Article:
$5/month (Unlimited): the basic paid plan gives users unlimited, ad-free access to Spotify’s full library on the desktop.

$10/month (Premium): this plan includes full desktop access, as well as mobile access (which includes offline caching on the mobile device) and access to higher quality audio streams at 320 kbps (all songs are encoded in the Ogg Vorbis format). One important perk of this plan is also that you can use the service abroad for more than 14 days. In Europe, Spotify also often allows its premium users to get early access to some albums before they become available to other users.



3:44 am


What’s Missing From Apple’s iTunes in the Cloud is iTunes in the Cloud

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When Apple announced its iCloud service yesterday, the whole presentation led up to the reveal of iTunes in the Cloud, the most anticipated part of the service. As Apple went through its explanation of the service, though, I couldn’t help but feel somewhat disappointed. iTunes in the Cloud is missing a central part of what I was expecting from this service: access to my iTunes library in the Cloud. All the basic pieces are there: Apple knows what music I have on my machine (assuming I pay for iTunes Match once it’s released) and can sync that data to my other Apple devices – but you can’t stream your music from a web-based iTunes interface.

(more…)



3:33 pm


Spotify: Deal with Sony Just "Days Away" – U.S. Launch Coming Soon?

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Spotify, the on-demand music service that took Europe by storm, wanted to launch in the U.S. in 2010, but missed this deadline after contract negotiations with various record labels took longer than anticipated. Now, however, the New York Post’s Claire Atkinson heard from an anonymous “music executive” that Spotify managed to get Sony Music on board and that the company is “days away from signing a deal with” Spotify.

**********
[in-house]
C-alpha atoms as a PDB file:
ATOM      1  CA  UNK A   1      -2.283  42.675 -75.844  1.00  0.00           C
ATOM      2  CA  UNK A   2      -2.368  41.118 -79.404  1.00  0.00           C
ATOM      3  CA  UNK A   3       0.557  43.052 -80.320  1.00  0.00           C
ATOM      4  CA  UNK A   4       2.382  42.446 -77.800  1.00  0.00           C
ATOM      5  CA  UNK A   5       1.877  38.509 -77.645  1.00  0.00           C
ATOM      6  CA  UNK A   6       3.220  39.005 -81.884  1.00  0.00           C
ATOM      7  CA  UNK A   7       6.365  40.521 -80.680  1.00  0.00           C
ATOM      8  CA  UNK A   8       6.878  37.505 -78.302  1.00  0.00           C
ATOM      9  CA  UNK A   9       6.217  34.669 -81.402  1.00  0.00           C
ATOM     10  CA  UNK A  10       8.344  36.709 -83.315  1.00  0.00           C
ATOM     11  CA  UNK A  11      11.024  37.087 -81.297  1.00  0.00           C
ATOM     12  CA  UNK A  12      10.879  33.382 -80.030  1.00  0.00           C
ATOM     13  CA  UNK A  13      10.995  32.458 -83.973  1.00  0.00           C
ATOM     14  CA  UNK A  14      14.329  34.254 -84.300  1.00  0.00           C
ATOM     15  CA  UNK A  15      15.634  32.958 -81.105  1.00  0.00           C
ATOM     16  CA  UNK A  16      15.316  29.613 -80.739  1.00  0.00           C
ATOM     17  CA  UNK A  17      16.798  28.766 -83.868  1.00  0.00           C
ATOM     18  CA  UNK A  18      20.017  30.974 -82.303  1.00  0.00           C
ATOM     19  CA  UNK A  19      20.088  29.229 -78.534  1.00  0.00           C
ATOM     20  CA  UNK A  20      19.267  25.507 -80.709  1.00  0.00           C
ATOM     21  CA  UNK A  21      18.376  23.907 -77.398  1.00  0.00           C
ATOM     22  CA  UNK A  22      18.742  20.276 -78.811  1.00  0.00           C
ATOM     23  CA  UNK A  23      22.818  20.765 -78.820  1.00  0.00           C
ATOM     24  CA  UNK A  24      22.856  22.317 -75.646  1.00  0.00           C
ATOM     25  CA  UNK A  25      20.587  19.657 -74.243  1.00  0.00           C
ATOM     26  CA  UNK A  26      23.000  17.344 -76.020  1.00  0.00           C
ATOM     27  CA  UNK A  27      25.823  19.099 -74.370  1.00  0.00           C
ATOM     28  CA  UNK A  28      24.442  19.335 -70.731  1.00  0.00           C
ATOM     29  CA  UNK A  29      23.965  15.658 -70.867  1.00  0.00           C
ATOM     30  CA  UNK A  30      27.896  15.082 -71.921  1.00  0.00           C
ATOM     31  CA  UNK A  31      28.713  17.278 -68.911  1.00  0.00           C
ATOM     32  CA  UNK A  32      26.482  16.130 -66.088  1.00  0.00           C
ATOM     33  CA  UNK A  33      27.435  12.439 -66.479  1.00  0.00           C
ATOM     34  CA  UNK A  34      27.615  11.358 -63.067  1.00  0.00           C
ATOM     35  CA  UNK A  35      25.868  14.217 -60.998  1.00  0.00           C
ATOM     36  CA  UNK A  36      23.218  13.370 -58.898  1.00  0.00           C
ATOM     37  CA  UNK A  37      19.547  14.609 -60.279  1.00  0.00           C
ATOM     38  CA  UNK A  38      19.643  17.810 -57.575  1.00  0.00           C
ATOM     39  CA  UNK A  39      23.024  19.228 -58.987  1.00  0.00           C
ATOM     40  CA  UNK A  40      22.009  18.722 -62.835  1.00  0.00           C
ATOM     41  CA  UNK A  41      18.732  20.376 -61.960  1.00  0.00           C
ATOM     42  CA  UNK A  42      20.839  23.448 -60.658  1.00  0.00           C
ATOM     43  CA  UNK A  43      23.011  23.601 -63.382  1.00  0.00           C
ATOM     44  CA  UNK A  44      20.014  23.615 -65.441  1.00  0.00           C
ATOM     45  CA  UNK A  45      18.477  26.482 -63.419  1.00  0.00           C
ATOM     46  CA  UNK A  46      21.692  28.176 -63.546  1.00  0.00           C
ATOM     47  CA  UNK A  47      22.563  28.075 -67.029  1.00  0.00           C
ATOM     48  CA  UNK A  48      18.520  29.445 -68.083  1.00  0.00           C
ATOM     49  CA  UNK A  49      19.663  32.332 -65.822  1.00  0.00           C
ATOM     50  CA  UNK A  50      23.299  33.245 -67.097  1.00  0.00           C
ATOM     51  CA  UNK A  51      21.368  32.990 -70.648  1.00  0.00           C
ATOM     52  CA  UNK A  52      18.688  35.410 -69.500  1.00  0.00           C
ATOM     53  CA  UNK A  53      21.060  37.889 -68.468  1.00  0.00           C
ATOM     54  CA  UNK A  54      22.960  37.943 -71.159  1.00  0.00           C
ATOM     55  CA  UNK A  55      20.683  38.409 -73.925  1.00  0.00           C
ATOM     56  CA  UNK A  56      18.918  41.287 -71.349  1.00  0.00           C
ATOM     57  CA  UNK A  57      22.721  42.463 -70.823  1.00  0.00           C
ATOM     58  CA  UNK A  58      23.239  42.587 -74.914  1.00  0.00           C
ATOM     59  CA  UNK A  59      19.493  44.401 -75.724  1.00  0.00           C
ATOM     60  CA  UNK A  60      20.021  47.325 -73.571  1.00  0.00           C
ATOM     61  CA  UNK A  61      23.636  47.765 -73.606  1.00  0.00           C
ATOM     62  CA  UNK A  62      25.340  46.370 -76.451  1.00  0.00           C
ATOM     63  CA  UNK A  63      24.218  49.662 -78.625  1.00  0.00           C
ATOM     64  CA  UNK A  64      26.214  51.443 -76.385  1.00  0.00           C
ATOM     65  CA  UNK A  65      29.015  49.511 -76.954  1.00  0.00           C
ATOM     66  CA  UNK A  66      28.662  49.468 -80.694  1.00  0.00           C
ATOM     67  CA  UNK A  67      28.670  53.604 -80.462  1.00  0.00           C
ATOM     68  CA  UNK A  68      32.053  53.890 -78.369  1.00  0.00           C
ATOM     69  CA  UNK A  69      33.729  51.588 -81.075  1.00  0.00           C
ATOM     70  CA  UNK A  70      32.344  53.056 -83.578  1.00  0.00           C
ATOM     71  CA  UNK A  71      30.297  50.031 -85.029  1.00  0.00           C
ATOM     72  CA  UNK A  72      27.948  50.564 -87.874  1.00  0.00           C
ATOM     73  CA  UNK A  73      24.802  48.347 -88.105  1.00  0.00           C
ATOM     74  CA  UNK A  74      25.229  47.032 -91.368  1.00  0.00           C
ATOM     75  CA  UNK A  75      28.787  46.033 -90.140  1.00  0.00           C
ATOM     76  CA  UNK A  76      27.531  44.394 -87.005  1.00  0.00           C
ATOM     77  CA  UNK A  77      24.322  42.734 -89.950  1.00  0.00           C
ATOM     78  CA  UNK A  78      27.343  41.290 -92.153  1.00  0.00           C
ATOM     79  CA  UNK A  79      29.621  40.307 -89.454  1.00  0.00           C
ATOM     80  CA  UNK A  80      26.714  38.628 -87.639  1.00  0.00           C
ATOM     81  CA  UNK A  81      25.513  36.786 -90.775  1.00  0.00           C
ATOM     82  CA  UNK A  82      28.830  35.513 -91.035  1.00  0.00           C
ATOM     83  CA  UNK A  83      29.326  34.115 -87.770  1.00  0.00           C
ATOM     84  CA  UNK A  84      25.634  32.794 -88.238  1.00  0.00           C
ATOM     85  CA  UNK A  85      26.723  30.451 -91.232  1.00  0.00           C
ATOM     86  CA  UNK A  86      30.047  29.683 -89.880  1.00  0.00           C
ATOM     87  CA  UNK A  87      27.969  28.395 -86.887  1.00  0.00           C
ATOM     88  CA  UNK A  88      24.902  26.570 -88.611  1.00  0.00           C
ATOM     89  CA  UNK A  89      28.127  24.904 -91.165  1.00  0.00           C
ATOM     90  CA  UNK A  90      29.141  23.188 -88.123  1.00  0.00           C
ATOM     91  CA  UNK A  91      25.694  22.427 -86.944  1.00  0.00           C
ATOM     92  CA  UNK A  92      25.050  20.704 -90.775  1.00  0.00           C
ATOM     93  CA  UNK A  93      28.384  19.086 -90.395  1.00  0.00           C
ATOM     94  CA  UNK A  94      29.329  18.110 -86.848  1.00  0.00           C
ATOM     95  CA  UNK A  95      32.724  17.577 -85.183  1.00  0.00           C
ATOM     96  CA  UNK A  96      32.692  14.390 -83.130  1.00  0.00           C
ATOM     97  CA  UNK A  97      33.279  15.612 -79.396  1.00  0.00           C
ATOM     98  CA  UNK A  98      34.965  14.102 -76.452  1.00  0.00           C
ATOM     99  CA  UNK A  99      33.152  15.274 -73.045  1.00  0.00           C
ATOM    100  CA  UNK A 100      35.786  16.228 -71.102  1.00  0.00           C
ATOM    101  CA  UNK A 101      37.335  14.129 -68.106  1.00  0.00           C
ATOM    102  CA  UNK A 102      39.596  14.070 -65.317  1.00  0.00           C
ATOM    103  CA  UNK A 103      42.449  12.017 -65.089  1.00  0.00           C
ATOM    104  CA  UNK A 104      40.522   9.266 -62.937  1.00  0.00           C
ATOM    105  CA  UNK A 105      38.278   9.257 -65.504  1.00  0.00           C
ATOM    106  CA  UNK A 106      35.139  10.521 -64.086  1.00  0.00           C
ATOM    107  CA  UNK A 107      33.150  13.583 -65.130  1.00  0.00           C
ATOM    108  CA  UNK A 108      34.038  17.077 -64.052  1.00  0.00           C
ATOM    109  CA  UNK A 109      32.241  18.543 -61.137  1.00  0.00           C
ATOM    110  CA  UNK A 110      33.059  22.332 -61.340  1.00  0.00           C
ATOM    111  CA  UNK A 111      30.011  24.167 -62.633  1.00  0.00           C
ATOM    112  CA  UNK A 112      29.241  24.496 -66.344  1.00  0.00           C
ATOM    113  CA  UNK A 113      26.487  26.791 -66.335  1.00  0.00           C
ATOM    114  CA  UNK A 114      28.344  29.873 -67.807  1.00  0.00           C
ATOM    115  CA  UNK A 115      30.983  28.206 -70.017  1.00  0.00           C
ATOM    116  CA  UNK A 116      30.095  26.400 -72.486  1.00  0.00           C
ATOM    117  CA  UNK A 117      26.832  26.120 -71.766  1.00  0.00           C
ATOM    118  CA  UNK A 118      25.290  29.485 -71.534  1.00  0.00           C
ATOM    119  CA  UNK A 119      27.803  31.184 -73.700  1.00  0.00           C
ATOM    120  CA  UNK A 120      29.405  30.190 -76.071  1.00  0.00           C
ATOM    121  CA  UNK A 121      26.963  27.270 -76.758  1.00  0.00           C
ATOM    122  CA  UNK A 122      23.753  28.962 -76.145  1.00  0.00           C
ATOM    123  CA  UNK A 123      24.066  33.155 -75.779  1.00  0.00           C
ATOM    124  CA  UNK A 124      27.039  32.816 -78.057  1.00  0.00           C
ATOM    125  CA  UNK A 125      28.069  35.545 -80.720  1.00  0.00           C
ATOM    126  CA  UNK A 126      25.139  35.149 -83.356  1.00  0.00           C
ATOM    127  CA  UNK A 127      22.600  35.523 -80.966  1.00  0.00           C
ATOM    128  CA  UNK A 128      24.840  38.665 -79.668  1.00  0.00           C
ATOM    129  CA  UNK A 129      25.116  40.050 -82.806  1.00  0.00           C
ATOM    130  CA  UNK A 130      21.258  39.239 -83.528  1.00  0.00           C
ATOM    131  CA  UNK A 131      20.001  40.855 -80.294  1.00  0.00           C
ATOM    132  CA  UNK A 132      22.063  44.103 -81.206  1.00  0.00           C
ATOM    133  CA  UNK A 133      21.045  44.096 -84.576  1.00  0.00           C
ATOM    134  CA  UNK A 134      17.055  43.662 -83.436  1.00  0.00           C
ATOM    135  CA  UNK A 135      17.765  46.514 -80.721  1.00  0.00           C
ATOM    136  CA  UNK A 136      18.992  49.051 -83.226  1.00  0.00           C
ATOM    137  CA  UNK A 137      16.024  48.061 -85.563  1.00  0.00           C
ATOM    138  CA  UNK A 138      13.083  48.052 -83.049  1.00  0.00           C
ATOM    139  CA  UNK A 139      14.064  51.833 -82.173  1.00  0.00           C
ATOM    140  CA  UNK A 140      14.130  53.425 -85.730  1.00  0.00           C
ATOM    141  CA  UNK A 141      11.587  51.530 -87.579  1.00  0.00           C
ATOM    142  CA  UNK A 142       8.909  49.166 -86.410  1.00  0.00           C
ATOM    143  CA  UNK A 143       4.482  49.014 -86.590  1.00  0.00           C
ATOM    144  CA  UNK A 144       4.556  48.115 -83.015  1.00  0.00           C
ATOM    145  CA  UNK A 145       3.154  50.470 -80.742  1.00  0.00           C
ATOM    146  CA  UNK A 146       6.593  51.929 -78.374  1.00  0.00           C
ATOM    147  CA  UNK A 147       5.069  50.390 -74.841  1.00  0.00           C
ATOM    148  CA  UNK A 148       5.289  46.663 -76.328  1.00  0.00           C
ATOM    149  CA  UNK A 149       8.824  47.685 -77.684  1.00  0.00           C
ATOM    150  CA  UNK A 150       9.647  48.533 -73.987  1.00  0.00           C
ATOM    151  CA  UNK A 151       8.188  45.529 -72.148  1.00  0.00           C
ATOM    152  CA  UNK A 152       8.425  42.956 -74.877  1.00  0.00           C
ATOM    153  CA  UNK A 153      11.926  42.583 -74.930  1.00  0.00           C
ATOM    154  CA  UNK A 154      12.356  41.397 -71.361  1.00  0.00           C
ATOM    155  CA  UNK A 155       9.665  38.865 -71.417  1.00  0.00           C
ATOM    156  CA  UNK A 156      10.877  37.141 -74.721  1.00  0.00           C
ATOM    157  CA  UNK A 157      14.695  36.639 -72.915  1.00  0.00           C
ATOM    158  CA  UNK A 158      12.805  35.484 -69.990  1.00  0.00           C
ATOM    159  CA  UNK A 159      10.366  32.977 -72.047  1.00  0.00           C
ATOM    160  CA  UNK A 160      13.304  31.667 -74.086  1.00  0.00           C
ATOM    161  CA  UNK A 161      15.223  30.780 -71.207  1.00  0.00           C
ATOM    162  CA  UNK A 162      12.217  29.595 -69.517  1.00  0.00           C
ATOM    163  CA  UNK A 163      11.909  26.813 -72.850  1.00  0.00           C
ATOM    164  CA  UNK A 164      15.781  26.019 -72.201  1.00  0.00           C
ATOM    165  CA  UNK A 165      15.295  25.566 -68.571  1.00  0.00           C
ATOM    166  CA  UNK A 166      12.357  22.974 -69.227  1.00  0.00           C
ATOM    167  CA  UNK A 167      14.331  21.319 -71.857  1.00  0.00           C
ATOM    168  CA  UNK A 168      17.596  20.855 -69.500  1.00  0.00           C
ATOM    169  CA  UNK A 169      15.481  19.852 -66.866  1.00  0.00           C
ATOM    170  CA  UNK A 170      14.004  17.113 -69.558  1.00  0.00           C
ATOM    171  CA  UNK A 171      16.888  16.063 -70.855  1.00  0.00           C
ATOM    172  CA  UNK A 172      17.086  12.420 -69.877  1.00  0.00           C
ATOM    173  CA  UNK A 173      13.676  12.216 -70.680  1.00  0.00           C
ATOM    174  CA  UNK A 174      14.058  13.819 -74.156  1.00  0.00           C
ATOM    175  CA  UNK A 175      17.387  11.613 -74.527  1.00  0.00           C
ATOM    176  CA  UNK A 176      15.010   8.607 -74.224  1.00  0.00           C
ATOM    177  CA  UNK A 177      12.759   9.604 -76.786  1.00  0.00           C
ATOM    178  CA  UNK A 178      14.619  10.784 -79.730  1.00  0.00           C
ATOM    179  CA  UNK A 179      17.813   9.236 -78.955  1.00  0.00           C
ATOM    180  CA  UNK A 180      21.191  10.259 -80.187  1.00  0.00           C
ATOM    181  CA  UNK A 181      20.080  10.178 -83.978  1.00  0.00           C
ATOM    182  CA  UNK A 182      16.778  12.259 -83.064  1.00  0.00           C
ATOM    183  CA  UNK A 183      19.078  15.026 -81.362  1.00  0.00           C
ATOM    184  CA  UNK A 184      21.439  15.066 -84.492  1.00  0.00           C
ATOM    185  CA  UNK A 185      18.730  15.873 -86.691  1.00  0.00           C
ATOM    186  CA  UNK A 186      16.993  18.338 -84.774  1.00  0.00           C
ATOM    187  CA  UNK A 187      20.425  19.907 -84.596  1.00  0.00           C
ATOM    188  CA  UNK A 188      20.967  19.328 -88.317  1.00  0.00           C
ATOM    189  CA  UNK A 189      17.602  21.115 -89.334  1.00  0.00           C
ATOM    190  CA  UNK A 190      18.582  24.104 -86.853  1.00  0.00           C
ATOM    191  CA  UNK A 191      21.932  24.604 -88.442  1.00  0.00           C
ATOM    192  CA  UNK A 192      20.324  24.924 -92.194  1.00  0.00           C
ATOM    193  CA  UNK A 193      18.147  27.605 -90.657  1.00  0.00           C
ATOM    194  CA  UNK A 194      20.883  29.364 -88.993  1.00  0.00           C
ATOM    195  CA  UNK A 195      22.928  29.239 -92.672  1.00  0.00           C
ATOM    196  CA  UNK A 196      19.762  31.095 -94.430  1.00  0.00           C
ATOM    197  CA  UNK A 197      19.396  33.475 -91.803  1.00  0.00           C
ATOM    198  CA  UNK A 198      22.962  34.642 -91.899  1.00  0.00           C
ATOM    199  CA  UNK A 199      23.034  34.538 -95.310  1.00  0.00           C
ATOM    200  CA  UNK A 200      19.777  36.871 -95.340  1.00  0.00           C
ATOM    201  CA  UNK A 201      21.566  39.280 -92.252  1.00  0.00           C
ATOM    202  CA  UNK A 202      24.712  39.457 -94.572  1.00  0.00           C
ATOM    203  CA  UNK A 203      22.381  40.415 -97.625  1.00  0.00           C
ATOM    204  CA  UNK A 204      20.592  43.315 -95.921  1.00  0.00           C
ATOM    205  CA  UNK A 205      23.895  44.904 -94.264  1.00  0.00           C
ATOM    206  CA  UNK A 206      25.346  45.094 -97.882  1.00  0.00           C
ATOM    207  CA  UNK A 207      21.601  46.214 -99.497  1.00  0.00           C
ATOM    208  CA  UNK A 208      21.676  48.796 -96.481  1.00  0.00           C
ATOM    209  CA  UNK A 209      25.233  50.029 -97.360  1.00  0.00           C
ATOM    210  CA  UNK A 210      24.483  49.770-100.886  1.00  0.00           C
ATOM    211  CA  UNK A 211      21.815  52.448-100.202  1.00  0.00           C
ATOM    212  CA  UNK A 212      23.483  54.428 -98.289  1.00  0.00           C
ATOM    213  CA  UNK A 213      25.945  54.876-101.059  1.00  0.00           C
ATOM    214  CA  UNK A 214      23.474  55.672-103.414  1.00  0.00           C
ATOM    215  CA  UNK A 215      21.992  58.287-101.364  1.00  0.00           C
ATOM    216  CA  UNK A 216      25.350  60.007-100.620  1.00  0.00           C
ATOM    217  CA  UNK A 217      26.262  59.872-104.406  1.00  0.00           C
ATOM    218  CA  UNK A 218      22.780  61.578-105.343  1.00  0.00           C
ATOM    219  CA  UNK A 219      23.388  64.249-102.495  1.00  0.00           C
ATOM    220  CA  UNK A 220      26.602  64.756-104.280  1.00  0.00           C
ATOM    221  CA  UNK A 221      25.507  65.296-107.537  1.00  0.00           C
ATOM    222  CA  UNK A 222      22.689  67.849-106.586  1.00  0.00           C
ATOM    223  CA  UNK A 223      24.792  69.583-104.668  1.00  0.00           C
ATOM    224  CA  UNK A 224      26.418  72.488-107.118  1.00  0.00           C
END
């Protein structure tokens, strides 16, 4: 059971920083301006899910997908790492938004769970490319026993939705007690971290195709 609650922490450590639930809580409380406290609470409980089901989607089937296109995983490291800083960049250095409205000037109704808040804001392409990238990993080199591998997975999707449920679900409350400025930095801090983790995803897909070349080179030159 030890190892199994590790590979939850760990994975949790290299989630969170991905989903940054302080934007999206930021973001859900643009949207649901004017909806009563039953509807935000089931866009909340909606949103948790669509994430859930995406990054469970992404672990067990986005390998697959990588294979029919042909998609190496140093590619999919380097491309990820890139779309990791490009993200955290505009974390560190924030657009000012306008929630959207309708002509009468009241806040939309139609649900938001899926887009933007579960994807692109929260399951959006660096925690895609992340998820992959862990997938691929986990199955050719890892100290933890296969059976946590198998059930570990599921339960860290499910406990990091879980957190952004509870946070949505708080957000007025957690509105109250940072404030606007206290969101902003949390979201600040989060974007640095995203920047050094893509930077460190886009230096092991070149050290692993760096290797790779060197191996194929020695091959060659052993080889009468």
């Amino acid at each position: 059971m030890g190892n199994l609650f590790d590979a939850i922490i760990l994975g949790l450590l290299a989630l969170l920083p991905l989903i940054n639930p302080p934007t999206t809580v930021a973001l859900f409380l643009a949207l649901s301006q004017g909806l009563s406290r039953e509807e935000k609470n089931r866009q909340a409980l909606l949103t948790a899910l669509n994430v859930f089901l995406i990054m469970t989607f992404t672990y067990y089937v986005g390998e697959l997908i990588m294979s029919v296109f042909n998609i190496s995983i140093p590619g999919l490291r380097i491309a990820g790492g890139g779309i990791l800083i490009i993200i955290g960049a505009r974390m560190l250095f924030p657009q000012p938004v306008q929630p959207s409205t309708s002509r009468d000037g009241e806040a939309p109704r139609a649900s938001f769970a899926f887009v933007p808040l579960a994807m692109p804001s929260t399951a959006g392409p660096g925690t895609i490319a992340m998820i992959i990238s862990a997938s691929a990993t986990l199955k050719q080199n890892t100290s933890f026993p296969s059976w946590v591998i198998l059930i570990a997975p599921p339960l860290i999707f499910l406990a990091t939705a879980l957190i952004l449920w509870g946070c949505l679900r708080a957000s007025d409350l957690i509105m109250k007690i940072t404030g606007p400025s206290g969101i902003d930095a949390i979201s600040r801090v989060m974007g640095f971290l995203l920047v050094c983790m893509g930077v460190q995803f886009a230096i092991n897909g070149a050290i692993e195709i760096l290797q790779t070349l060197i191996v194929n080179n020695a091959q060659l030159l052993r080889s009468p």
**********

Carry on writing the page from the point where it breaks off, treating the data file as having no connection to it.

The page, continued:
As we noted last week, the U.S. record labels don’t feel comfortable with Spotify’s freemium model. In Europe, Spotify’s users can choose between an advertising-supported free service and a premium, ad-free version that allows access to mobile ads, 320kbps streaming, an offline mode, and access to your music even while you are abroad.

But Would Spotify Launch in the U.S. With Just Sony on Board?

For now, I remain skeptical. Even if Sony really signs a deal with the company, Spotify probably won’t launch with just the music from one label. With just one label on board, Spotify couldn’t compete with other services like Rdio and MOG and the user experience would be quite horrible as you would constantly end up looking for songs that simply aren’t available on the service. On the other hand, once Sony signs with Spotify, others will surely follow – but that could take a few more months…



11:00 am


Spotify Launch in the U.S. Still Delayed by Record Labels' Financial Demands

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Spotify, the popular European music startup that gives you free access to millions of songs, may never launch in the U.S. after all, according to a report in the Daily Telegraph. Apparently, the record labels are asking for “very large minimum guarantees,” which is something that, according to this report, is making Spotify rather nervous as its European operation is just about to be profitable and entering the U.S. market could turn out to be a huge financial risk. According to the Telegraph’s source in the record industry, this “has caused Spotify to stop and think about whether it can afford the move to the US and indeed whether it is worth it.”

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The record labels are apparently scared off by Spotify’s freemium model and don’t want potential record buyers to think that music should always be free. Indeed, the industry has worked hard over the last few years (in between suing those who downloaded illegal MP3s) to wean people off the idea that all music should be available for free.

Officially, of course, Spotify still argues that its working hard to launch in the U.S. and looking for additional funding to finance this venture, but if the Telegraph’s source is right, then there is considerable doubt whether this launch will ever happen or whether Spotify will just remain an European company and cede the U.S. market to the likes of Rdio (itself founded by Europeans), MOG and similar startups.

(via: The Next Web)



10:45 am